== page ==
Saudi female who defied motoring ban in fatal accident

Saudi is the only country in the world that bans women from driving. (Getty Images)

A Saudi woman who defied a driving ban in Saudi Arabia has been injured and her companion killed in a car accident, it was reported on Wednesday.

Manal al-Sharif, who was detained for ten days in May after posting a YouTube video of herself driving, was driving in the northern Hael province when her car overturned, AFP said.

“One woman was immediately killed and her companion who was driving the car was hospitalised after she suffered several injuries” police spokesperson Abdulaziz al-Zunaidi told the newswire.

While there is no written law that specifically bans women from driving in Saudi Arabia, senior government clerics have issued several religious edicts that prohibit women from driving.

In May, Saudi woman used the Facebook and Twitter social-networking websites to call for females with international driver’s licenses to use their cars June 17. They said their plan wasn’t a protest.

Al Sharif’s YouTube video attracted more than 500,000 viewers before it was pulled from the video sharing website.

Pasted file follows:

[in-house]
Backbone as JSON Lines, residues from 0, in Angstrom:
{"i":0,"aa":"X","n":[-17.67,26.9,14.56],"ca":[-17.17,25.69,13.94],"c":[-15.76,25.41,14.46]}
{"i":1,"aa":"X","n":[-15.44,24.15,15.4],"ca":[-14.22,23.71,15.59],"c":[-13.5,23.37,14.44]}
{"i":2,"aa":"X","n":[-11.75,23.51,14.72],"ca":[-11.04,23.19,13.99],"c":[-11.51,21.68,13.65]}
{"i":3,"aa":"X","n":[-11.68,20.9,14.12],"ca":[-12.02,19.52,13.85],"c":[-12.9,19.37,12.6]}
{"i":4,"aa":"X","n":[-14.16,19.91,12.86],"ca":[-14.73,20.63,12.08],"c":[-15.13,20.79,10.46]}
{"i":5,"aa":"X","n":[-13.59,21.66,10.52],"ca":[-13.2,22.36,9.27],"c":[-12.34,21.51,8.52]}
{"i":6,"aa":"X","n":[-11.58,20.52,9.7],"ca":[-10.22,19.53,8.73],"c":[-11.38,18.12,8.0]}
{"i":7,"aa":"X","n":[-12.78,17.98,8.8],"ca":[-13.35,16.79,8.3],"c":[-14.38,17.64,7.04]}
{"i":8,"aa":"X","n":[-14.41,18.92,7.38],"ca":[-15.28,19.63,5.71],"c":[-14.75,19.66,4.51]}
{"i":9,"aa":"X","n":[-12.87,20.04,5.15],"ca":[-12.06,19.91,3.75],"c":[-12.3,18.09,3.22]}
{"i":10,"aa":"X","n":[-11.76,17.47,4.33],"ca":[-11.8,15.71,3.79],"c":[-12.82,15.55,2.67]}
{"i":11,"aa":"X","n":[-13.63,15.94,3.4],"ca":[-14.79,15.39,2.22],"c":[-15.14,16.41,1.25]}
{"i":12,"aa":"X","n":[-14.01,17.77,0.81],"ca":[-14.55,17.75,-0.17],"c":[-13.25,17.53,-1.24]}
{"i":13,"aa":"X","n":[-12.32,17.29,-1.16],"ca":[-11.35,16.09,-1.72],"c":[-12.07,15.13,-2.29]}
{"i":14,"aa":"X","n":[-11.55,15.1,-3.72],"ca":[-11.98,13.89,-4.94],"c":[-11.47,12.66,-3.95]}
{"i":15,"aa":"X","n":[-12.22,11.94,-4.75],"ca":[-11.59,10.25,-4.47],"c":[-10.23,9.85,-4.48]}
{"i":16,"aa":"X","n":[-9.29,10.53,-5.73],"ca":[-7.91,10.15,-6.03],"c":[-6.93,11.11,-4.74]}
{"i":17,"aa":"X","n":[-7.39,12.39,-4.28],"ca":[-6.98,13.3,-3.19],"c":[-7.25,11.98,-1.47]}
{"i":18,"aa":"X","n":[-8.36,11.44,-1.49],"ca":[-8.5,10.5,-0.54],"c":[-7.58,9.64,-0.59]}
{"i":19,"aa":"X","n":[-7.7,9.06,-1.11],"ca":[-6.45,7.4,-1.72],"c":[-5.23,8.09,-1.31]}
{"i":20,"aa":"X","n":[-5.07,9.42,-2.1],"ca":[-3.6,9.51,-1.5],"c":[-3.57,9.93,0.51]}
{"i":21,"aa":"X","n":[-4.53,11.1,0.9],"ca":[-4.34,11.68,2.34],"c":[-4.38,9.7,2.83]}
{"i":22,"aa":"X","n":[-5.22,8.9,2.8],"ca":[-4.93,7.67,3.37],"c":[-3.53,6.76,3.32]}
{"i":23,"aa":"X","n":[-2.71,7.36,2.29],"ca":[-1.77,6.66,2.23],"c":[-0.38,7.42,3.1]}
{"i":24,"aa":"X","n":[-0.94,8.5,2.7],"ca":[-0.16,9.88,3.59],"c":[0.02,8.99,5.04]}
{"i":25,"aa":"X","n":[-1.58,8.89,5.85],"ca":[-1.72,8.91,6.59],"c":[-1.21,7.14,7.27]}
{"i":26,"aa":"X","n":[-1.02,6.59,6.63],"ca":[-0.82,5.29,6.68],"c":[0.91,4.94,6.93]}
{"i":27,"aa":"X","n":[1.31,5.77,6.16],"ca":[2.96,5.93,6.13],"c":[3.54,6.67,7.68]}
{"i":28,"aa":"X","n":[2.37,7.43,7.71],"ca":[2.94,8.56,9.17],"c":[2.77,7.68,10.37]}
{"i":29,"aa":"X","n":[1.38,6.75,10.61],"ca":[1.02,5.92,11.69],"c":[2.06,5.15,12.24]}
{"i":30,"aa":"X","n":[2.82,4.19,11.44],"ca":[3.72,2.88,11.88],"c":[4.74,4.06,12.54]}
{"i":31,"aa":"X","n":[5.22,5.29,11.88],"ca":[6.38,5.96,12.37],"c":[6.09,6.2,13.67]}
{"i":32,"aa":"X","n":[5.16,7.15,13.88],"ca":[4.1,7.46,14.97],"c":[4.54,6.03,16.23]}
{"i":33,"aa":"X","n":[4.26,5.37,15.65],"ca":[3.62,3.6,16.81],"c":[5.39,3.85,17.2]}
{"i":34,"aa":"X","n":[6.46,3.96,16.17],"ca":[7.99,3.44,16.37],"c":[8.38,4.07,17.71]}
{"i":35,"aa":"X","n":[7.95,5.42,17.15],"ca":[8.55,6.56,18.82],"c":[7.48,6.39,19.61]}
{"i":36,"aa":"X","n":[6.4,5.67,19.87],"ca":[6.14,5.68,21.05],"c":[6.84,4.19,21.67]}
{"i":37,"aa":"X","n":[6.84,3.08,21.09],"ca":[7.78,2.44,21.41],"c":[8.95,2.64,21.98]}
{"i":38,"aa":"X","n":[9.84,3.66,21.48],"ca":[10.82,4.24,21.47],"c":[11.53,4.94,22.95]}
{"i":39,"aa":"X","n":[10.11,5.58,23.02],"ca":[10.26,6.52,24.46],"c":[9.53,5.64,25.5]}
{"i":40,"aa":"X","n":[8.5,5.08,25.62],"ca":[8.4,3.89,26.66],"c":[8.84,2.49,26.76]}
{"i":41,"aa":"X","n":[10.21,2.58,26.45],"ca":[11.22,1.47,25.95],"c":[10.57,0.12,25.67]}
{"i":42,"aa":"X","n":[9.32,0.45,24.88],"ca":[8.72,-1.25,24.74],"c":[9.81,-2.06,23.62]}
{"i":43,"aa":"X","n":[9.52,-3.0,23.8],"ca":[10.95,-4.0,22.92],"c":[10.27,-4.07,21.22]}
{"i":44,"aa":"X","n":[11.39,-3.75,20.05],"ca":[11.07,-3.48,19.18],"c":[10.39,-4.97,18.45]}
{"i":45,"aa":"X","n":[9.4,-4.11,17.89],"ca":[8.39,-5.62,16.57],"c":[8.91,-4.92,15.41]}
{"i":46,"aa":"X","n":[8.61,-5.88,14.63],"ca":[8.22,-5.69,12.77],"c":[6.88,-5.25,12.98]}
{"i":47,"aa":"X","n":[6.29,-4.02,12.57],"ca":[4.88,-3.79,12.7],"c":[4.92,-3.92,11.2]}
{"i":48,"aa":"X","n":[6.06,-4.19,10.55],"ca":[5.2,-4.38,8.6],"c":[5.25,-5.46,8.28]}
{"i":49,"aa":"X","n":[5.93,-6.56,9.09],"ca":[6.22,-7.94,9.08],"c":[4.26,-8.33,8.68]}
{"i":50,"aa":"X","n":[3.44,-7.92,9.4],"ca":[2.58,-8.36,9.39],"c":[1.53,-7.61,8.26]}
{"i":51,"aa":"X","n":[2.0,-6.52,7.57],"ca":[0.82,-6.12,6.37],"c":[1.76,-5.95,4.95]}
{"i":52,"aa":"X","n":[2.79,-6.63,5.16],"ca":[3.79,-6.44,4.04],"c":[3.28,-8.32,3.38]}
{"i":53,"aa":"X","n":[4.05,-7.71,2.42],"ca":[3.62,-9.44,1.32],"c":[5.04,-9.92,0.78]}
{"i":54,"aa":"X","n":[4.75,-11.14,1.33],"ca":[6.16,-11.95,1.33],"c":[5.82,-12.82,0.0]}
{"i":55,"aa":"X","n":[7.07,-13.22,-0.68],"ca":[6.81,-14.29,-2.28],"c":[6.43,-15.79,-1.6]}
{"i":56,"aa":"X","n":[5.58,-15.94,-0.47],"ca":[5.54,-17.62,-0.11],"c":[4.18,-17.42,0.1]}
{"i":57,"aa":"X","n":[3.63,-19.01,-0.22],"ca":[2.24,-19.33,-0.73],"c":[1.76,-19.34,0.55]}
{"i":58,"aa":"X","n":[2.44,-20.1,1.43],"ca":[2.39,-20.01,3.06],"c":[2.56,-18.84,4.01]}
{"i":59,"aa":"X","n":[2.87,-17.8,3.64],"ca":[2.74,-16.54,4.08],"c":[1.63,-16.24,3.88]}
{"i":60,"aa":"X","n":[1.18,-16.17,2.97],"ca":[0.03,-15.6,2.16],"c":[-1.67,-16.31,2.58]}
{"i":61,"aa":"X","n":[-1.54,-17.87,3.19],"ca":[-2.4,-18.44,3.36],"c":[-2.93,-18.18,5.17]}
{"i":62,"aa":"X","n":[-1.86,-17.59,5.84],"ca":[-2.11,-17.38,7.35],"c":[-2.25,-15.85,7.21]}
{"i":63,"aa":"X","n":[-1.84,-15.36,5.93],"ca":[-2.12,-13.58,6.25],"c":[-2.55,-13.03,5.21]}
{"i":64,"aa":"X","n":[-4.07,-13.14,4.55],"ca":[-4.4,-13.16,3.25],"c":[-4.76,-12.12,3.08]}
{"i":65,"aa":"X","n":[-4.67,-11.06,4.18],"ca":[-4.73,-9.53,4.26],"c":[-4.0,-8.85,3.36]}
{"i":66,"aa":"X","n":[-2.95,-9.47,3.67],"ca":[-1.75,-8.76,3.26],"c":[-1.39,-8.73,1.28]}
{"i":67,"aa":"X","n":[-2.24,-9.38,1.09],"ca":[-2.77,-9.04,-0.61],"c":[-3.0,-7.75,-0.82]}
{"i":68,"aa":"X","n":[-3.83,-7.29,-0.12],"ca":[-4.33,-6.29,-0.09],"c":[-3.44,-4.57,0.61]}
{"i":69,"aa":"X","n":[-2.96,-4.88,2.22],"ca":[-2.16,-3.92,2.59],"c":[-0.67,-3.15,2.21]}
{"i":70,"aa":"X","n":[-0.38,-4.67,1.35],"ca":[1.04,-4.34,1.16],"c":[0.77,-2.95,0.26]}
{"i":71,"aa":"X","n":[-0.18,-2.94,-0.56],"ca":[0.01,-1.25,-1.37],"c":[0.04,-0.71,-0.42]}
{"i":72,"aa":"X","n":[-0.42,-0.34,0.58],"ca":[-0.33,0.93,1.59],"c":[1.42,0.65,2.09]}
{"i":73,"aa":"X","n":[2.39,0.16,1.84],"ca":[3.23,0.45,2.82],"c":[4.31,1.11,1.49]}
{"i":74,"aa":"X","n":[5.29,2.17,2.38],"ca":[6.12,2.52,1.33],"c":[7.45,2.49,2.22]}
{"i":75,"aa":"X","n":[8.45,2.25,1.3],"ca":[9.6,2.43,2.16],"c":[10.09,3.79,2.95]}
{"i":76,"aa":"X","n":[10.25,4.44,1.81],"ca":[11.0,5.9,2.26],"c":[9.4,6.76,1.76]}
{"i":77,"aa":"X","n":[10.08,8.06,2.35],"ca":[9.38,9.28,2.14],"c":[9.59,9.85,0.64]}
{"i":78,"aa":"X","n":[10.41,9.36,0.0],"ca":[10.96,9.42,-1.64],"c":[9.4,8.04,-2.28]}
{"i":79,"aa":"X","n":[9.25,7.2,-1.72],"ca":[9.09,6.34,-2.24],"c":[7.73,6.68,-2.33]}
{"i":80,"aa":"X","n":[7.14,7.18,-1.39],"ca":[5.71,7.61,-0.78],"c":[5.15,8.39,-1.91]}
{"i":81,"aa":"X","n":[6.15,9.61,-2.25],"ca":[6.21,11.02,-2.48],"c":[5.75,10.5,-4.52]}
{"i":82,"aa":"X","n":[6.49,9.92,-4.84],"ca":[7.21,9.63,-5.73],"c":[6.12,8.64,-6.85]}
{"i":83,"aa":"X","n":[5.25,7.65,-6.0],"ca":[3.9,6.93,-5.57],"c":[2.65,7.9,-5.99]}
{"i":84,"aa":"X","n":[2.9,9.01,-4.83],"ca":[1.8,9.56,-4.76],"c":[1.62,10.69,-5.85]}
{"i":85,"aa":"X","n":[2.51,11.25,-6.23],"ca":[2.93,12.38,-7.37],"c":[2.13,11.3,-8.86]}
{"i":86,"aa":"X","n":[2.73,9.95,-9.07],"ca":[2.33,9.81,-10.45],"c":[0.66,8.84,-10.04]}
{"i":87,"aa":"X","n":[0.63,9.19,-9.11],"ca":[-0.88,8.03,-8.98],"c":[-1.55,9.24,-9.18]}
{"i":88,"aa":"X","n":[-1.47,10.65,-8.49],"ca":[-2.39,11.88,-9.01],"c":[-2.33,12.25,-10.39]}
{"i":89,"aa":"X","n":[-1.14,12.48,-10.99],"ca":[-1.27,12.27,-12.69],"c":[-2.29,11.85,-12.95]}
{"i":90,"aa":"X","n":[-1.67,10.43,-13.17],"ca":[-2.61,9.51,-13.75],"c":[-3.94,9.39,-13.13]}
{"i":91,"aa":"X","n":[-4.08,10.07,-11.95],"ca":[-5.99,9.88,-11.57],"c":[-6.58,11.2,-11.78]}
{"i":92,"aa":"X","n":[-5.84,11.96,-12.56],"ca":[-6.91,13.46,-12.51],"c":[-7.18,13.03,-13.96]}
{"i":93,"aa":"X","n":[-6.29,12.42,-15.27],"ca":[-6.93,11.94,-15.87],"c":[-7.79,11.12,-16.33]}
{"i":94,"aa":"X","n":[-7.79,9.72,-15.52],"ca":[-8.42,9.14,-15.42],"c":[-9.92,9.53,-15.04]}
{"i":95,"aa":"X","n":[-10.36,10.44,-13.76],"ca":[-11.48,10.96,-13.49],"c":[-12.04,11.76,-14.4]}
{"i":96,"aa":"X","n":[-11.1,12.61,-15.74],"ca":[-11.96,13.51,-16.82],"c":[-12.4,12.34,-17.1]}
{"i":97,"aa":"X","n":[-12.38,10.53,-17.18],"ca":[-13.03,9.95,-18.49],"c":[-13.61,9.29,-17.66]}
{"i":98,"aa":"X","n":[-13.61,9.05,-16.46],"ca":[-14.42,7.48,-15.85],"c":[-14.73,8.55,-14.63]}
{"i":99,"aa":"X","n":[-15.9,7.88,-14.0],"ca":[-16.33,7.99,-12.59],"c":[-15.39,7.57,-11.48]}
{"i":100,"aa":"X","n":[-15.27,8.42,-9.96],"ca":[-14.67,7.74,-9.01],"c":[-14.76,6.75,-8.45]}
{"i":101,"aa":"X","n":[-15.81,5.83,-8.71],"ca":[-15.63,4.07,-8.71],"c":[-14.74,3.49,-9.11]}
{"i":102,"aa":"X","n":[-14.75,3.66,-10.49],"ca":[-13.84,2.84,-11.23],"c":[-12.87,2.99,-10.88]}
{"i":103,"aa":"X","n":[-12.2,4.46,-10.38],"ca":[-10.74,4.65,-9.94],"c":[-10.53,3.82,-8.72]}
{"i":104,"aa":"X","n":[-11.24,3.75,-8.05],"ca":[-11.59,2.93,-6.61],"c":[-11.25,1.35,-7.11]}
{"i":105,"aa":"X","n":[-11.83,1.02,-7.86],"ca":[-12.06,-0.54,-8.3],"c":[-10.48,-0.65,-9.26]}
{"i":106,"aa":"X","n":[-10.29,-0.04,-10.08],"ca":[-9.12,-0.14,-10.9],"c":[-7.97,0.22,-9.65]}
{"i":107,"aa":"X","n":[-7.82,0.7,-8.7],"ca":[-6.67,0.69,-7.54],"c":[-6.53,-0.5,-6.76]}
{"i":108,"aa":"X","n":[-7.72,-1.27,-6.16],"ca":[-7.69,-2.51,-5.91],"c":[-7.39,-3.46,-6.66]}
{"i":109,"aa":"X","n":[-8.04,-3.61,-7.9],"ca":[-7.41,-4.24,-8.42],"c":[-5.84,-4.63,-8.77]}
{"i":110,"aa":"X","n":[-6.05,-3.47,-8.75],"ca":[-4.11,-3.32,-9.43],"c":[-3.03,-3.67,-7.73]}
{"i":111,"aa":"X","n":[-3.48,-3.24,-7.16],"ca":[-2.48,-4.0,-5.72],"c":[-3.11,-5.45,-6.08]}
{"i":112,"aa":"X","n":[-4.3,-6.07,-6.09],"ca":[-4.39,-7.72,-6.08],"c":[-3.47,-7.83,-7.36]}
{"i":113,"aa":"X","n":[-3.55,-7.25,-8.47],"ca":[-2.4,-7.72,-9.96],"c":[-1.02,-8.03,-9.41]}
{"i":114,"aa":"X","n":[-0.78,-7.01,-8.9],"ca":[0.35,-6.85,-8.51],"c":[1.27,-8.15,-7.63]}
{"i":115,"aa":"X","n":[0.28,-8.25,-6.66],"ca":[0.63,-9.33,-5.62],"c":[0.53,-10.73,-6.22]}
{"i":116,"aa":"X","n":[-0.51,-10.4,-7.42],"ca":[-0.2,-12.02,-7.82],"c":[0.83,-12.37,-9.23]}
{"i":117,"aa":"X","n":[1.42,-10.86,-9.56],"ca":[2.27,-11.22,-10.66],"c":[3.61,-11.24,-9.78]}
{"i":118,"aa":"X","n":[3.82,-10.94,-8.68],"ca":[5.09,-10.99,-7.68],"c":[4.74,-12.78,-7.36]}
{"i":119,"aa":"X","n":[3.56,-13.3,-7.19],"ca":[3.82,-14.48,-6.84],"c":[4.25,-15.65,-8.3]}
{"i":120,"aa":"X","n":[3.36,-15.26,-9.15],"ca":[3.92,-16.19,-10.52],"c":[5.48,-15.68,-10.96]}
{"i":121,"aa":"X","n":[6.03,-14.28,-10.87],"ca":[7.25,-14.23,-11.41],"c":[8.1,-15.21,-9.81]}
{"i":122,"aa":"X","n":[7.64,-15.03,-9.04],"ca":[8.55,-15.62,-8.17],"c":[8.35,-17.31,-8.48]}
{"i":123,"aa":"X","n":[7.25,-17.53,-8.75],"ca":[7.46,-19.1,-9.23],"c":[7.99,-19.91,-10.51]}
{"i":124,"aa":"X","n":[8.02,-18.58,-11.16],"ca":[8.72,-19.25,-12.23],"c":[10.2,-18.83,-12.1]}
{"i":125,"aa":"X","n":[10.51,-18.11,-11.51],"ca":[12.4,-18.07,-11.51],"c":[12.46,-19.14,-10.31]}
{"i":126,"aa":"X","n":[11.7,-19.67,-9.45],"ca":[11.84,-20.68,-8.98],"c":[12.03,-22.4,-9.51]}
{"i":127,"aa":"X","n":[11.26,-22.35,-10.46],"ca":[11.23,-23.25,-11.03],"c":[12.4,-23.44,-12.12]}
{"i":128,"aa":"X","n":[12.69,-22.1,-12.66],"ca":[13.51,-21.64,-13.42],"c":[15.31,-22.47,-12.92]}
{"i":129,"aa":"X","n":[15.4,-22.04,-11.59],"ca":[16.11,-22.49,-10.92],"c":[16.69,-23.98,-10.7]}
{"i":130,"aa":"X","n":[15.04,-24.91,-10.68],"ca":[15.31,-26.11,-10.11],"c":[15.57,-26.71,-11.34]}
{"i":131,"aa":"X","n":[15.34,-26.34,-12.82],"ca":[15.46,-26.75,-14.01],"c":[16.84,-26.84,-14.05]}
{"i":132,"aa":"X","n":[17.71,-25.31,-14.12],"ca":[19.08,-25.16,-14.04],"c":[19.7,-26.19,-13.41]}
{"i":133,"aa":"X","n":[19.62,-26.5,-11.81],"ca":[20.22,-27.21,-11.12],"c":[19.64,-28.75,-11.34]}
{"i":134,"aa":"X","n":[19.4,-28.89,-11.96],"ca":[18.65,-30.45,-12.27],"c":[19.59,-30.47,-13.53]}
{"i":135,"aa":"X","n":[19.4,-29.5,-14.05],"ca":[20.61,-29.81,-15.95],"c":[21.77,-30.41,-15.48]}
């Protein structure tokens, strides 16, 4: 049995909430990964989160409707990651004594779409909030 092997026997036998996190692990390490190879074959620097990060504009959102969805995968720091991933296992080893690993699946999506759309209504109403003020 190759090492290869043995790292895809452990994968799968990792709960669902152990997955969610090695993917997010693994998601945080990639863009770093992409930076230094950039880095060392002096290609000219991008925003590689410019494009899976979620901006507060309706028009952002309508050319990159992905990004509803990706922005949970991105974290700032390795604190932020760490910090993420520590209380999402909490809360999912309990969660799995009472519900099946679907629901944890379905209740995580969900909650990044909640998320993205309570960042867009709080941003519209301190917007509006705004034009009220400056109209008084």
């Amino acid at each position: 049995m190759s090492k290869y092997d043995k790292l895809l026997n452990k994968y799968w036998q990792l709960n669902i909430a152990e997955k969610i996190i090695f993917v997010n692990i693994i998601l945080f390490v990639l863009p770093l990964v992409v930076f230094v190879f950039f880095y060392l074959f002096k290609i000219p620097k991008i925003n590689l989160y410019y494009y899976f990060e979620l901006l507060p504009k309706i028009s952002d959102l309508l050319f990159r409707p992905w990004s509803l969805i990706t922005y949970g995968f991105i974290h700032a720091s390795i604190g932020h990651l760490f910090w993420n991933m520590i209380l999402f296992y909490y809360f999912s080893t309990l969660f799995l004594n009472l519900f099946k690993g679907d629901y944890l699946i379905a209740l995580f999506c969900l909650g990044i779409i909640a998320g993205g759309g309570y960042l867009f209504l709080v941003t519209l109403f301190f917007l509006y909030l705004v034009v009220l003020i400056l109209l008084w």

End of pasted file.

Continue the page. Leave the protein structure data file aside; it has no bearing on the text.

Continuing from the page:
Campaign group, Human Rights Watch, condemned her arrest. “Arresting a woman who drove her family around in a car and then showed it online opens Saudi Arabia to condemnation - and, in fact, to mockery - around the world,” Christoph Wilcke, senior Middle East researcher at Human Rights Watch, said in a statement in May.

There have been several accidents in recent years of women being killed in driving accidents, in spite of the ban. A Saudi woman and three of her ten female passengers died in November 2010 when her car overturned in a crash, said AFP.

The wife of Saudi billionaire Prince Alwaleed Bin Talal in June spoke out in support of women lobbying to overturn the kingdom’s ban on female drivers.

Speaking to the Today Show, HH Princess Ameerah Al Taweel said allowing women to drive is one in a list of reforms that must be addressed in Saudi Arabia.

“We’re fighting for our rights and we are getting them. If we were not getting them, you would not see me talking to you now,” she said.

Asked if she wants to be the first woman to drive legally in the kingdom, Princess Ameerah said “Yes. [But] for me, I don’t care if I am the first or the 60th, as long as we drive. It’s a social need but looking at the other side, there are priorities for us women here in Saudi other than driving. We care about laws for women, women in the workforce – basic rights.”

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